Sitting for an interview with The Telegram, MacDougall said she has never been to Fashion Week before. “You cannot get into Fashion Week unless you’re asked,” she said.
Invite in hand, in 2010 she will be part of five-person team working for one of the presenting clothing designers. The team will be dedicated to creating hair designs for the models, while another team will be dedicated to make-up art.
“We’ll find out the (clothing) designer maybe later this week and then we’ll go find out what the clothes are and choose, with the designer, how we’re going to style the hair,” MacDougall said.
It is a similar process to the other shows she has worked since being named North American Haircolourist of the Year at the North American Hairstyling Awards a decade ago. At that time, MacDougall was working at the Head Room while also working with L’Oréal Canada. She subsequently made a move to work with L’Oréal in the United States, always maintaining her connections at home.
“I worked over there two and a half years straight, pretty much, going back and forth, doing my laundry here and working at the Head Room and going over there doing shows. Then after 9/11 came, there was a lot more tighter security at the borders and the recession kind of happened in the States. So then I kind of stayed and did work in Canada instead for a few years,” she said.
Returning to work around Canada actually ended up opening doors for MacDougall for work outside of North America, and she plied her trade in France, Greece and Mexico, to name a few. She did makeovers and hair for photo shoots for Chatelaine, Flare and Elle magazines. While not a working trip, she also attended the 150th anniversary celebrations for L’Oréal in Paris for a little networking.
Her usual trips are work, work, work though. Don’t believe it?
“We just did a big show in Orlando in June and 80,000 hairdressers go to that in three days,” she said. “Think of a conference at Mile One on steroids.”
Think 14 times an average Mile One concert.
“My wake-up call is usually 3:30 (a.m.) or 4 (a.m.), depending on what time we have to be there. We have to be over at the event for 4:30. We have to be on stage by 9 (a.m.) and you have to prepare usually 16 to 18 models, have their hair done, make-up done, clothing done and a lot of times there’s usually rehearsals and meetings, so it’s pretty crazy. It’s not always as glamourous as people think. Like, they think they can come hang out with me and stay in the room with me and it’s all about fashion, fun, make-up and dinners … it’s not like that at all,” she said. “We can be on stage from 9 (a.m.) to about 4 (p.m.) or 5 (p.m.).”
Hair teams switch in and out of the spotlight every hour, but continue to work onstage or off to keep the shows running in high style.
“We don’t always do things that are commercial looks. Think of fashion. If somebody wants to tell you that butterflies are in, they’ll do a full head of butterflies whereas you might have a butterfly on your necklace or on your arm. That’s how it bleeds down to the consumers,” MacDougall said. She was speaking specifically of one hairstyle she worked on.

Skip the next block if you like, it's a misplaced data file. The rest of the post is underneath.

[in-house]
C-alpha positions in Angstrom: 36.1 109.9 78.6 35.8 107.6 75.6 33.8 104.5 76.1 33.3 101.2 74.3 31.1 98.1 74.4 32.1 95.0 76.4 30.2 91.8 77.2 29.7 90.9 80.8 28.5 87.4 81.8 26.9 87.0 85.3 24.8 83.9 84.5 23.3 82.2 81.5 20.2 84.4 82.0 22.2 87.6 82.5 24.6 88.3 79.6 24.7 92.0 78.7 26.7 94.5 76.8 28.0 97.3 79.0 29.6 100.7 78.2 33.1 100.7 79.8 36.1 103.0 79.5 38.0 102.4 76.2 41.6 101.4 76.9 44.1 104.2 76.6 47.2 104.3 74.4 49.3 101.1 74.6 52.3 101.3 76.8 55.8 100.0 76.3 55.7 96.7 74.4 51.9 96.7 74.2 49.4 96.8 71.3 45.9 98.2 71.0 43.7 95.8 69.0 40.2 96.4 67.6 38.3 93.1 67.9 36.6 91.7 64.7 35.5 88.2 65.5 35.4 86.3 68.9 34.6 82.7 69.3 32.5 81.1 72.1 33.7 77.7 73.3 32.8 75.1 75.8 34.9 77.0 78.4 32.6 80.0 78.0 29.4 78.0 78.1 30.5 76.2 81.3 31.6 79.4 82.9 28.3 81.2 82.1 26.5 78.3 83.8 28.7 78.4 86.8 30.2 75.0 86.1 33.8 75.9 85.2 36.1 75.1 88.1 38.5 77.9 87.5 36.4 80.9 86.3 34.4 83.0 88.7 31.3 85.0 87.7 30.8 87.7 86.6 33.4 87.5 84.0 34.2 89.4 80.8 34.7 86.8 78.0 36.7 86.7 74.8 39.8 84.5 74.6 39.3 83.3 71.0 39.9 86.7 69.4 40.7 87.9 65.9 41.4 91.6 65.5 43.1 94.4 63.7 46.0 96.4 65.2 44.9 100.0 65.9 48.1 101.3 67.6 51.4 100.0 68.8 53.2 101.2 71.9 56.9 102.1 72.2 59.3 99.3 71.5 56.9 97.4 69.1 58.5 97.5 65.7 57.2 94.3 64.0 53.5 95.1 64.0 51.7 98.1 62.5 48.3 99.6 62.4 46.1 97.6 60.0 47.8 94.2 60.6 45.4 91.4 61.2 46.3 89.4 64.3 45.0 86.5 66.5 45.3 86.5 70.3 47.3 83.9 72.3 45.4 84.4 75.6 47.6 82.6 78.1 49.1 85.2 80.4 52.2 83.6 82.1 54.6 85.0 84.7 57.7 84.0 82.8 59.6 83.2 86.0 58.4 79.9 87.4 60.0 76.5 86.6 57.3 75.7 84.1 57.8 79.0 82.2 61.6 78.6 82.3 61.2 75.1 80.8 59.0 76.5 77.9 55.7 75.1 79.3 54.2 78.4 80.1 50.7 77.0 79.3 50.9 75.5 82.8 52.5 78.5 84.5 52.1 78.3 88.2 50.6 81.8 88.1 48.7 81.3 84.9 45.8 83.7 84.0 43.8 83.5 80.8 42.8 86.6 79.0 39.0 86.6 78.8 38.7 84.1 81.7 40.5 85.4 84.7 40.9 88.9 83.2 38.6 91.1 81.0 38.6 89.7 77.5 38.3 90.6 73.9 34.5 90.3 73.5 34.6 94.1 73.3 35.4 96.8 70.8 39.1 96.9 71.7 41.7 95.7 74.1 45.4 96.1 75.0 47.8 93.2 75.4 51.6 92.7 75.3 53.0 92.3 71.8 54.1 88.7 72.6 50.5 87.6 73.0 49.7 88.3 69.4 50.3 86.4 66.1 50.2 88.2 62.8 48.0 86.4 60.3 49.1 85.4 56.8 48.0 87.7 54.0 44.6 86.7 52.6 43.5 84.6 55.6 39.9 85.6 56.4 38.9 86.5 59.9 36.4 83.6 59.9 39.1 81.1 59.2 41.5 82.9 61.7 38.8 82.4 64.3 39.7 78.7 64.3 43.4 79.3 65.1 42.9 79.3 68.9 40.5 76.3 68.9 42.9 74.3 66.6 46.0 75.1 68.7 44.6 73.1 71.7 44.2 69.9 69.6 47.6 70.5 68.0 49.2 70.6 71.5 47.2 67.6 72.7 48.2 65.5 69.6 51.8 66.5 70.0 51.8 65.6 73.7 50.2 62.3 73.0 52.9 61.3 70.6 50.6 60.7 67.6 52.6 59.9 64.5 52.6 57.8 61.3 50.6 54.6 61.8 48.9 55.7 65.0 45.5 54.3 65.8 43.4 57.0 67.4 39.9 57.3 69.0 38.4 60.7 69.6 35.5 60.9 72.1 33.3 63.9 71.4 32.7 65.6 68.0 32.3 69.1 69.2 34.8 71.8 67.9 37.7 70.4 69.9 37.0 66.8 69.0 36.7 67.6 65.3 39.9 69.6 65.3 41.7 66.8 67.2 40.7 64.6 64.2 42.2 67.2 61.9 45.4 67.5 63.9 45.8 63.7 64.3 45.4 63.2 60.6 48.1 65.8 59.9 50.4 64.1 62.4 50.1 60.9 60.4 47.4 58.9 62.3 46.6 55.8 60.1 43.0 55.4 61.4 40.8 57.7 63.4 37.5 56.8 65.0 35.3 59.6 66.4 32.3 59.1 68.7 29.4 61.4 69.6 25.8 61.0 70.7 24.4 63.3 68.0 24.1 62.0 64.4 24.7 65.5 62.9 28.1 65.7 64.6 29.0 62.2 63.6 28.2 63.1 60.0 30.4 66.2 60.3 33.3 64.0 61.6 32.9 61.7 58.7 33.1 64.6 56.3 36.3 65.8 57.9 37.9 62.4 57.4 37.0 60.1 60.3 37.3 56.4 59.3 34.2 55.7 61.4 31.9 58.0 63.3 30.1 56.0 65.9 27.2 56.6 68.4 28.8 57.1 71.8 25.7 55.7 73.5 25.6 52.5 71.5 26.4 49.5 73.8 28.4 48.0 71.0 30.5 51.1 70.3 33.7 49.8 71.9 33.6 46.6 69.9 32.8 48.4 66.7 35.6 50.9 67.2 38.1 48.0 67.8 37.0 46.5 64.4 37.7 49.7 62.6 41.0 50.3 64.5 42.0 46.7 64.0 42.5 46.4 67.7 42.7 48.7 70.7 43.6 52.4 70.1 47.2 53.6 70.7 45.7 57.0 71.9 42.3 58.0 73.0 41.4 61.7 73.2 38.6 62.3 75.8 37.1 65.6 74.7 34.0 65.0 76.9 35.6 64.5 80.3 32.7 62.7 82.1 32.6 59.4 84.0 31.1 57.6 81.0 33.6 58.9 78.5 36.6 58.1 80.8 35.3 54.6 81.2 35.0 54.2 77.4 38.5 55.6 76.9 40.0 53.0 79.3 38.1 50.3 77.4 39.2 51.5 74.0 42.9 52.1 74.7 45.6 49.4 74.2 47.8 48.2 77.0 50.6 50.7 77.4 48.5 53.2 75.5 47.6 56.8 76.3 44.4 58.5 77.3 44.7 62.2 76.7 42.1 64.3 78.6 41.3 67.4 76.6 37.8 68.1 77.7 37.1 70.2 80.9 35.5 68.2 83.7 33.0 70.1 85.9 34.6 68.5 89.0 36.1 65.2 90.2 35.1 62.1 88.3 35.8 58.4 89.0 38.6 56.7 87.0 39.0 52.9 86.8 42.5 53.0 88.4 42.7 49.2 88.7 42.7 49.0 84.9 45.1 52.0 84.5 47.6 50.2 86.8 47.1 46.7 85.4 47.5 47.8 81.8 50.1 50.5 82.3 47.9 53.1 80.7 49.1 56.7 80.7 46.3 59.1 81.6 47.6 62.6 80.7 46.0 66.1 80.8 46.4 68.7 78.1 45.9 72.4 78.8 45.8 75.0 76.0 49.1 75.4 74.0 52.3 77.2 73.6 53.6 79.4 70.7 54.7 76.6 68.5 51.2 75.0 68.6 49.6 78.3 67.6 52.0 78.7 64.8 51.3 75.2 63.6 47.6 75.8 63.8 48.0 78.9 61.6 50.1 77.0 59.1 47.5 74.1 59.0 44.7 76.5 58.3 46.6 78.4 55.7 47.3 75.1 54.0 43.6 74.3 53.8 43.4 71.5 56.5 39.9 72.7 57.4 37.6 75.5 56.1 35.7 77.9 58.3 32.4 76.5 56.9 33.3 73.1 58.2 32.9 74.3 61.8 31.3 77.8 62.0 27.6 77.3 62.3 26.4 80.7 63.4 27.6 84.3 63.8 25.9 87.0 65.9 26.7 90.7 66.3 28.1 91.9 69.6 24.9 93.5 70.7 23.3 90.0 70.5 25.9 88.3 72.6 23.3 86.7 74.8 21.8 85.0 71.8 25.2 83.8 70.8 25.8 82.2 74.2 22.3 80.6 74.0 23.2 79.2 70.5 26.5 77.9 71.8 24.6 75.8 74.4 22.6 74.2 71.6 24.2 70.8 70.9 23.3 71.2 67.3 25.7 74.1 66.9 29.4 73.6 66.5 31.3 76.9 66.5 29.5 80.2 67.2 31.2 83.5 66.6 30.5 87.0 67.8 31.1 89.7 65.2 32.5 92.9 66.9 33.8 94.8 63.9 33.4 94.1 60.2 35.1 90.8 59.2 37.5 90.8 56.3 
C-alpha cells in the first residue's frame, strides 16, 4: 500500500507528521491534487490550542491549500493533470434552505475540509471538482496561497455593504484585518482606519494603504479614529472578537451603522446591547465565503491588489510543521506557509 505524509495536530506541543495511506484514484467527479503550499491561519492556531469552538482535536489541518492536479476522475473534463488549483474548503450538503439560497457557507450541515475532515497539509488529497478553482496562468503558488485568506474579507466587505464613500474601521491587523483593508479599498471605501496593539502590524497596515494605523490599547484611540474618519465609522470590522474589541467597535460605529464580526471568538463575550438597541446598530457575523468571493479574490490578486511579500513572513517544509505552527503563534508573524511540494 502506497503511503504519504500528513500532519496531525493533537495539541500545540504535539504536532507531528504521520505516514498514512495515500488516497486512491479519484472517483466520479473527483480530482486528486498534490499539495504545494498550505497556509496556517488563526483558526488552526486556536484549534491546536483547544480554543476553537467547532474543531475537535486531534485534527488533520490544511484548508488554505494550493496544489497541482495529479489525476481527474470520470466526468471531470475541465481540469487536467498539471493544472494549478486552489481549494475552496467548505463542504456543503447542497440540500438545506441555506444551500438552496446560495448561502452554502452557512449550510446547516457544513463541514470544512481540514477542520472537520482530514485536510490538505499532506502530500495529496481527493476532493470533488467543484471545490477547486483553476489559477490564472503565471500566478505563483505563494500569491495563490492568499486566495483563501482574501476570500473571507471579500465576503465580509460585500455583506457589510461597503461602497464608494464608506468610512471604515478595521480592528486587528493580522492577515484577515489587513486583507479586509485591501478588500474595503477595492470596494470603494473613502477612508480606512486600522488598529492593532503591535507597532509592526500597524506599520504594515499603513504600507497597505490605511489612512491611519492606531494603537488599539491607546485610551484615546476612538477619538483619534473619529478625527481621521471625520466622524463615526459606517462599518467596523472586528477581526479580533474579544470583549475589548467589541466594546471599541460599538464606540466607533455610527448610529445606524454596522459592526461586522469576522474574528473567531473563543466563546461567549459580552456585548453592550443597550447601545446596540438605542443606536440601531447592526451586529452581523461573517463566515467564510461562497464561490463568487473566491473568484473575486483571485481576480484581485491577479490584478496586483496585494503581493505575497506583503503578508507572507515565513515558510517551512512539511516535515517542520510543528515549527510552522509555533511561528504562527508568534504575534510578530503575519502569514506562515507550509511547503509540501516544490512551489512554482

“It’s not wearable stuff a lot of times,” she said of the show work. “(The stylists) do good work in the salon all day long. They want to see something that’s over and above. That’s like what you see on runways too. Fashion week, it’s not always clothes you wear, but you take trends from it and if they don’t put it out strong, it would never be understood.”
MacDougall said she sometimes hears about body image concerns and people objecting to fashion shows. She said young girls should be aware of the amount of time and the work that can be behind a look and a photo and they should know the magazine images are not meant to be for the everyday.
“When you see an image of a model, you always see them as perfect and beautiful,” she said. “But they show up at four or five in the morning with scrunchies in their hair, basketball shorts on, things like that. They’re just normal girls and a lot of them, it’s more that they act sexy when they’re up (in front of the cameras), but that’s not really their style. A lot of them can be tomboys or someone who’s on a basketball team and they’re just typical girls. But when they’re glammed up, they play the role.
“We’ll find out the (clothing) designer maybe later this week and then we’ll go find out what the clothes are and choose, with the designer, how we’re going to style the hair,” - Jennifer MacDougall
“It almost seems like unattainable beauty when they’re done up, when they’re actually pretty normal people.”
MacDougall seems always to be on the move. This year alone, she was in both New York and Toronto in January, took a personal trip to Vegas in March, but has had other professional stops in Ohio, New Jersey, Orlando, Chicago, New York again … “and I’m going to Toronto and then it’s New York again and then it’s Tennessee, then Paris, then New York, all before October. So it is kind of crazy,” she said.
Hello frequent flyer miles.
“I love what I’m doing, but there’s always more. I would love to do photo shoots for models on the cover of Vogue or things like that. I haven’t reached that level yet. I have friends in New York that are doing that, that are working with me on L’Oréal events, so I know it’s not something that I’m not capable of doing, it’s getting the connections and getting the work and getting booked and having the right visa and having a New York state licence for hairdressing and I’m working on all that.”
MacDougall would not say if she was going to make a permanent move to a larger city in the future. “Right now, I have a full clientele who loves me and I love them at the Head Room and that’s great,” she said.
She currently has bookings at the Head Room into December.